However, where we have no apparent logical explanation for the feelings a space inspires, to what do we attribute those feelings? For instance, I was talking to a high school librarian recently about this sense of atmosphere in spaces, when she said, “I know what you mean. It’s like that creepy stairwell in the 700 building.” She went on to explain what she meant. I went home that day and started to tell my son about my conversation with the librarian at his school, intending to ask him if he ever noticed anything about one of the stairwells in the 700 building on his campus. I never got to finish the story. He interrupted me in the middle and said, “Oh, I’ll bet she means that stairwell in the 700 building. It’s creepy. It’s just like the other stairwell in the building, but the other stairs don’t bother me. Only that one.” What he said matched what the librarian said. I asked if he had discussed the creepy stairs with other students. He said no. It didn’t occur to him that others might have noticed the stairs were creepy too.

I was mentioning the stairs to my sister when she said, “I know what you mean. I drove by a building today that I’d never seen before and it creeped me out. It bothered me so much, that when I got home, I went and looked it up to see what it was. I found out it was built originally to be an asylum for mental health patients over a hundred years ago.”

How did she sense that building was creepy just by driving by? Where she lives, there are lots of old buildings. None of the other ones bothered her. Both the stairwell and the building were unremarkable except for that sense of atmosphere.

I write books and short stories based on the premise that emotional atmosphere can be detected and deciphered to help solve crimes. However, outside of fiction, where I can bend the subject matter to my will, I wonder what’s really creating emotional atmosphere. Human perceptions were honed over millennia to detect danger and warn us of threats before we could consciously put the pieces of data together to understand what we were sensing. When a place triggers an emotional response without any apparent cause (not smells, appearance, sounds, touch, or any other obvious sensory input), some sort of subconscious sensory input must be involved. But what?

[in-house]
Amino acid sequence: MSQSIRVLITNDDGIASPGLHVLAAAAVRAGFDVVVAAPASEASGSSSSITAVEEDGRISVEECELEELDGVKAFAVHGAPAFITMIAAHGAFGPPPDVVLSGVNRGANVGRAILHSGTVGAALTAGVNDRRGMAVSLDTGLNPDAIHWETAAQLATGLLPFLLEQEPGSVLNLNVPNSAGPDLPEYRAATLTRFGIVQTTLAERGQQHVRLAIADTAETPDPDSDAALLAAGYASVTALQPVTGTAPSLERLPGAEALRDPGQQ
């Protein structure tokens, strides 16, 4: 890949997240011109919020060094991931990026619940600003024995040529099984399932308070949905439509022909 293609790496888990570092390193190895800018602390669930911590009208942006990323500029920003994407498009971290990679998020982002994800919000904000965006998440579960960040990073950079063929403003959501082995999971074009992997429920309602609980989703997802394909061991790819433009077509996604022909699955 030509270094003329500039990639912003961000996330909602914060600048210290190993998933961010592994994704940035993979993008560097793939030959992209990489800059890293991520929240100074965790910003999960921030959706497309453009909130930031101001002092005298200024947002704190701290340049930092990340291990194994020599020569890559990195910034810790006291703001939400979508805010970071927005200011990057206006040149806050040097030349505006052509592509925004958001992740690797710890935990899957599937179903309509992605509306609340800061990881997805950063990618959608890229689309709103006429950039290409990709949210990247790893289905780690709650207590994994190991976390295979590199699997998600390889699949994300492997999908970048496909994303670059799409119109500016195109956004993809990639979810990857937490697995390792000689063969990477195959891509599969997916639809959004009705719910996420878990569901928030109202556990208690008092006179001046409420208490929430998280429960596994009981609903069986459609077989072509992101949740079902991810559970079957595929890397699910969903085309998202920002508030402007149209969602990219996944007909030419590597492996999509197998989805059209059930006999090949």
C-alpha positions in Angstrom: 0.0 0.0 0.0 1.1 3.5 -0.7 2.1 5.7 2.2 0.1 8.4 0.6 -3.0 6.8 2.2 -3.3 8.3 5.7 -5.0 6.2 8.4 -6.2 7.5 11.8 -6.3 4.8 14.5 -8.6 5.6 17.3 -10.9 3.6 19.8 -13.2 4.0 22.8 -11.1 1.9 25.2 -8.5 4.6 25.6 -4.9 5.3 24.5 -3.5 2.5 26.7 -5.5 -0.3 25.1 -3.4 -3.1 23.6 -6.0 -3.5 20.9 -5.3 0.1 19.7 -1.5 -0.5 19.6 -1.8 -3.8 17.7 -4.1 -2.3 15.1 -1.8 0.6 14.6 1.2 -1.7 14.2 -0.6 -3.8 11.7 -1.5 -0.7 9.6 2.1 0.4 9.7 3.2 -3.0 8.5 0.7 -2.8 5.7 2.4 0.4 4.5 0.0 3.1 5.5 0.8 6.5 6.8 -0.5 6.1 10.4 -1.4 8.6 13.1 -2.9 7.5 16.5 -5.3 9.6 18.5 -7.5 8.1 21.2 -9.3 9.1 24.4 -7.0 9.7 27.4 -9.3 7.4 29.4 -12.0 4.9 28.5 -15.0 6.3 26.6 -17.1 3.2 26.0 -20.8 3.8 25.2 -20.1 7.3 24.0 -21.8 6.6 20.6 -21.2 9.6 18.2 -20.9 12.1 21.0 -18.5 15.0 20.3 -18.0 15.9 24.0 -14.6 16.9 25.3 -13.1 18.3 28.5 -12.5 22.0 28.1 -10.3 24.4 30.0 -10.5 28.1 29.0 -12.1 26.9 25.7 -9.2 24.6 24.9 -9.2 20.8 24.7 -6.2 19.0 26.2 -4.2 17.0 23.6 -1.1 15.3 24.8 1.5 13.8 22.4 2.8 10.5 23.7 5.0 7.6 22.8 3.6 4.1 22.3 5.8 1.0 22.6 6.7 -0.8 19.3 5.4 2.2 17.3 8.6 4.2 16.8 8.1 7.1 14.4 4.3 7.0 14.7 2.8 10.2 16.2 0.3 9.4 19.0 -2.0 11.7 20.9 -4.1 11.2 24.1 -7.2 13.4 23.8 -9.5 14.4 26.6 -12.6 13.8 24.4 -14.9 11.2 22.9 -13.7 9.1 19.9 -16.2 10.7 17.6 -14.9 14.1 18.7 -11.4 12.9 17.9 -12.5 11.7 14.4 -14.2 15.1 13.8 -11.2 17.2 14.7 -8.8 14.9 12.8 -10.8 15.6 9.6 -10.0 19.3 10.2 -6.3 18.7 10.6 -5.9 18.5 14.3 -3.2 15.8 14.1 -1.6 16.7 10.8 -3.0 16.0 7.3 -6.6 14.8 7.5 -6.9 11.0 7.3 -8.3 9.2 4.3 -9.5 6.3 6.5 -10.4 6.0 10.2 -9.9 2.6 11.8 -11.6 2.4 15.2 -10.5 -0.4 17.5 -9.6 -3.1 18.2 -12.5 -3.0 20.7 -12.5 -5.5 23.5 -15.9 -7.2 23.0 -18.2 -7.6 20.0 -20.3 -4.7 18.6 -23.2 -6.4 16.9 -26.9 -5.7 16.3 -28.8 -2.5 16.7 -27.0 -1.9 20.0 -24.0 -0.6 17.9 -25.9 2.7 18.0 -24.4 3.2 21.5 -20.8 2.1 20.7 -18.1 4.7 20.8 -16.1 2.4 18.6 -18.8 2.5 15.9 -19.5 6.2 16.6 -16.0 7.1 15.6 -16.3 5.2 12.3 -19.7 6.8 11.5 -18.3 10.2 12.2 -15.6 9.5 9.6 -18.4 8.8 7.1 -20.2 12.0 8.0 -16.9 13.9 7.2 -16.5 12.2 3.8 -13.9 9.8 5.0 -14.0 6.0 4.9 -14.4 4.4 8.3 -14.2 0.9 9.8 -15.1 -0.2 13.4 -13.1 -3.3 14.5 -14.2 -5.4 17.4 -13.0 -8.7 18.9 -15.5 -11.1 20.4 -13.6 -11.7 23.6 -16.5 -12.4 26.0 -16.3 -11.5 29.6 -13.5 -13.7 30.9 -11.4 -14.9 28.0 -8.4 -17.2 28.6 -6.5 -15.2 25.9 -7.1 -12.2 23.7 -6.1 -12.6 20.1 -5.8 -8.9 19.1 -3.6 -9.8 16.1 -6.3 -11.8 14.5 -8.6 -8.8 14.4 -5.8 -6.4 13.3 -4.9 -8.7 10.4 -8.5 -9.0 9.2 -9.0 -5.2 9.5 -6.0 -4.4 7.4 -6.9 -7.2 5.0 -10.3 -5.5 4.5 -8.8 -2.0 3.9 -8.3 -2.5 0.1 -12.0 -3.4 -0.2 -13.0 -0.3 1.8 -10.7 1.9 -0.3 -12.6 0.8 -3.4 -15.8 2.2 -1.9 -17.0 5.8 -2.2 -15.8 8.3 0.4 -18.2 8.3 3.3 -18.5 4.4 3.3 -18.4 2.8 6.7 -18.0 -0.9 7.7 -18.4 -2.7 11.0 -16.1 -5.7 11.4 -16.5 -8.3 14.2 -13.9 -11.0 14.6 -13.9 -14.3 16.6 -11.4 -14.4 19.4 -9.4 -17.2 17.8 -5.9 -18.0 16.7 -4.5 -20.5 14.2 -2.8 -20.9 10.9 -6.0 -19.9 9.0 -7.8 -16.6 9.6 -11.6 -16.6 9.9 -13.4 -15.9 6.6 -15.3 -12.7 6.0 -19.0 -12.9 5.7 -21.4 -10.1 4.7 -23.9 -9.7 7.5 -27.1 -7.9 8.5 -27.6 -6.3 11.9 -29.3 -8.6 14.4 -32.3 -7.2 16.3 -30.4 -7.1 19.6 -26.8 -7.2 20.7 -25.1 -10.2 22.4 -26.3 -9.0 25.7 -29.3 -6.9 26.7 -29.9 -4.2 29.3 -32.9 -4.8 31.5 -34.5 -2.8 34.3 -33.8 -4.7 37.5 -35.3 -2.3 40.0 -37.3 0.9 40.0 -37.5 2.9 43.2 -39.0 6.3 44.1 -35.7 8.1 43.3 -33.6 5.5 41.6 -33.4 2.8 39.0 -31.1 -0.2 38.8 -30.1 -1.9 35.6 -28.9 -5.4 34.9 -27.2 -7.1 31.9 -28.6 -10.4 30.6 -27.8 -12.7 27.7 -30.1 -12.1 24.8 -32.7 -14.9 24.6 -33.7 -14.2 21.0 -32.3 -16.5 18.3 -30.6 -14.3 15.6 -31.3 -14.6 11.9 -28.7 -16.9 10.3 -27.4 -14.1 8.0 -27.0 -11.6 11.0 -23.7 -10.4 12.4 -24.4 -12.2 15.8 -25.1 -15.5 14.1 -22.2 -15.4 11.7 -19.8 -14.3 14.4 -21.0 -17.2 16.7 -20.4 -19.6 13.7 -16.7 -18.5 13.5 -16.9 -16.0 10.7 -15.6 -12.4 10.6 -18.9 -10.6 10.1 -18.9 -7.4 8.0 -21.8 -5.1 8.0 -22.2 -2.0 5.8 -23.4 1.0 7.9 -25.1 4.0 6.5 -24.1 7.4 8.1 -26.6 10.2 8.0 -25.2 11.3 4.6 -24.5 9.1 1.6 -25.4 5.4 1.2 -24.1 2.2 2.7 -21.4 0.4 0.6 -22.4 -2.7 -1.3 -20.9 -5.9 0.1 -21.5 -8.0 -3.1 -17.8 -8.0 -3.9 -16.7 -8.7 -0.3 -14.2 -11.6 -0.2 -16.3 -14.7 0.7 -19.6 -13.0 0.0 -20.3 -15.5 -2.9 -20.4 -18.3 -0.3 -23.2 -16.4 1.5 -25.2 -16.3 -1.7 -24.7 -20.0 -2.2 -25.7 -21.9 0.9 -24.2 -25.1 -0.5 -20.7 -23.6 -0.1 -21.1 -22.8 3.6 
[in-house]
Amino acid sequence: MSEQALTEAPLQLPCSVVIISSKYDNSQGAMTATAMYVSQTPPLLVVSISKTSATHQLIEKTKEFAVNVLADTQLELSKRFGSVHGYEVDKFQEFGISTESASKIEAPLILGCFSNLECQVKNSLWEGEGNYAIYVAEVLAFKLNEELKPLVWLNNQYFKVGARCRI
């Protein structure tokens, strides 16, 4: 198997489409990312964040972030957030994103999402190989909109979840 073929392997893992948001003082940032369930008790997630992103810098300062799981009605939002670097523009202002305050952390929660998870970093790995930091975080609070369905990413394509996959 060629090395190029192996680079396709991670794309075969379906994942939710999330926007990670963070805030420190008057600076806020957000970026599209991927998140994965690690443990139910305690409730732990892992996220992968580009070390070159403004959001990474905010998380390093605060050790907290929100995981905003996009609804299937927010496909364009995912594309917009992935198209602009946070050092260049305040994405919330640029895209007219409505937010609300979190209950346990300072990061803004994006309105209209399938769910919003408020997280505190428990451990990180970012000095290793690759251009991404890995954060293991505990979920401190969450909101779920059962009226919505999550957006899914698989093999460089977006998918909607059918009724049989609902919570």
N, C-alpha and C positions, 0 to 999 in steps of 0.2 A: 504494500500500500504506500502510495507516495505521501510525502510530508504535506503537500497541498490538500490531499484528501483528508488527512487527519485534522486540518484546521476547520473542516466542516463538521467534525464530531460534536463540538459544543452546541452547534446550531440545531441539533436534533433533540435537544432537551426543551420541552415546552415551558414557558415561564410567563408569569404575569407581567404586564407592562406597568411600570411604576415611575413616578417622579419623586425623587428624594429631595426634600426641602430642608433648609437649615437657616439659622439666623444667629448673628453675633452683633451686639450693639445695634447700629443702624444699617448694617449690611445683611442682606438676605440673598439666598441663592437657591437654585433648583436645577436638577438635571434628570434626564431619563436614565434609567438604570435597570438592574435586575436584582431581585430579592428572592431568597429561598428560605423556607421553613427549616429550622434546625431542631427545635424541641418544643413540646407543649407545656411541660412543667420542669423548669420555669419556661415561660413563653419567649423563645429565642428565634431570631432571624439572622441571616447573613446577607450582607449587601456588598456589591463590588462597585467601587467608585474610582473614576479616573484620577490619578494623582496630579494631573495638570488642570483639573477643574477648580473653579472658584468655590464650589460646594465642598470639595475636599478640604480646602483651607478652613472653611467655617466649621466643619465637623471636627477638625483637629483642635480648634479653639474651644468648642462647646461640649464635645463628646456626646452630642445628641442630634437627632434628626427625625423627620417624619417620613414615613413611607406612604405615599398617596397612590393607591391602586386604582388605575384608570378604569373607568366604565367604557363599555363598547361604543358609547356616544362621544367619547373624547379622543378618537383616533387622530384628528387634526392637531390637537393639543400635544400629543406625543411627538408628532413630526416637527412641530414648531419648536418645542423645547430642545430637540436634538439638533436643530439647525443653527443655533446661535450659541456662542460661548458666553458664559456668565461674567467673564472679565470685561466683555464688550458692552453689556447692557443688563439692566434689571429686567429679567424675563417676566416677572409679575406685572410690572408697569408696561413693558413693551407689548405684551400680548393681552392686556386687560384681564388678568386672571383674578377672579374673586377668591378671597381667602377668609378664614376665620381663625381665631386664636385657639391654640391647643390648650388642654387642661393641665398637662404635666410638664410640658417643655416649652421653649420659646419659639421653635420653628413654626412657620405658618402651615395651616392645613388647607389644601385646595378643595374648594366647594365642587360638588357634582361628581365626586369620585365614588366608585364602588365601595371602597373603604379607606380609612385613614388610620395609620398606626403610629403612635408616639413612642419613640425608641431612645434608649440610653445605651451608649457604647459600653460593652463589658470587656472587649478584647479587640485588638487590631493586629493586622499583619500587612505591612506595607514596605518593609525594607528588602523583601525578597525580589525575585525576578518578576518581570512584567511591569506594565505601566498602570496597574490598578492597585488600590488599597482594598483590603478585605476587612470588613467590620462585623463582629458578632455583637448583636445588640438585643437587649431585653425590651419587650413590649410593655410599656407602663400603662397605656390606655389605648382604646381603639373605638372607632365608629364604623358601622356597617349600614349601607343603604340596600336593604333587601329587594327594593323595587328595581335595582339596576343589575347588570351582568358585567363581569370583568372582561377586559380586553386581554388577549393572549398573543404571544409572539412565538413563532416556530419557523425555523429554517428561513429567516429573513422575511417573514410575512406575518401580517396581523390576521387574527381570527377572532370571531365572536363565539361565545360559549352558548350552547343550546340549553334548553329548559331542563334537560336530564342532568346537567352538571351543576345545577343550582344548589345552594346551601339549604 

N. M. Cedeño writes short stories and novels that are typically set in Texas. Her stories vary from traditional mystery, to science fiction, to paranormal mystery in genre. Her debut novel, All in Her Head, was published in 2014, followed by her second novel, For the Children’s Sake, in 2015. In 2016, For the Children’s Sake was selected as a finalist for the East Texas Writers Guild Book Award in the Mystery/Thriller category. Most recently, she has begun writing the Bad Vibes Removal Services Series which includes short stories and the novel The Walls Can Talk (2017).

Posted in unique, writers, Writing | Tagged , , , , , , , , | 19 Comments

What Editors Want

Keri De DeoPosted by Keri De Deo

In his book, On Writing, Stephen King talks about two different kinds of writing: writing with the door closed and writing with the door open. First, you write with the door closed. That means you write for yourself. After you’ve done that, you open the door and revise your writing with the audience in mind. This is the step you must make before turning your writing over to an editor (or anyone else).

When you turn your work over to an editor, you want to put your best foot forward. As a freelance editor, I work daily with writers, and I’ve compiled a list of what I look for in good writing. Of course, every editor harps on his or her own pet peeves, but for the most part, we look for the following components:

  • Exciting Content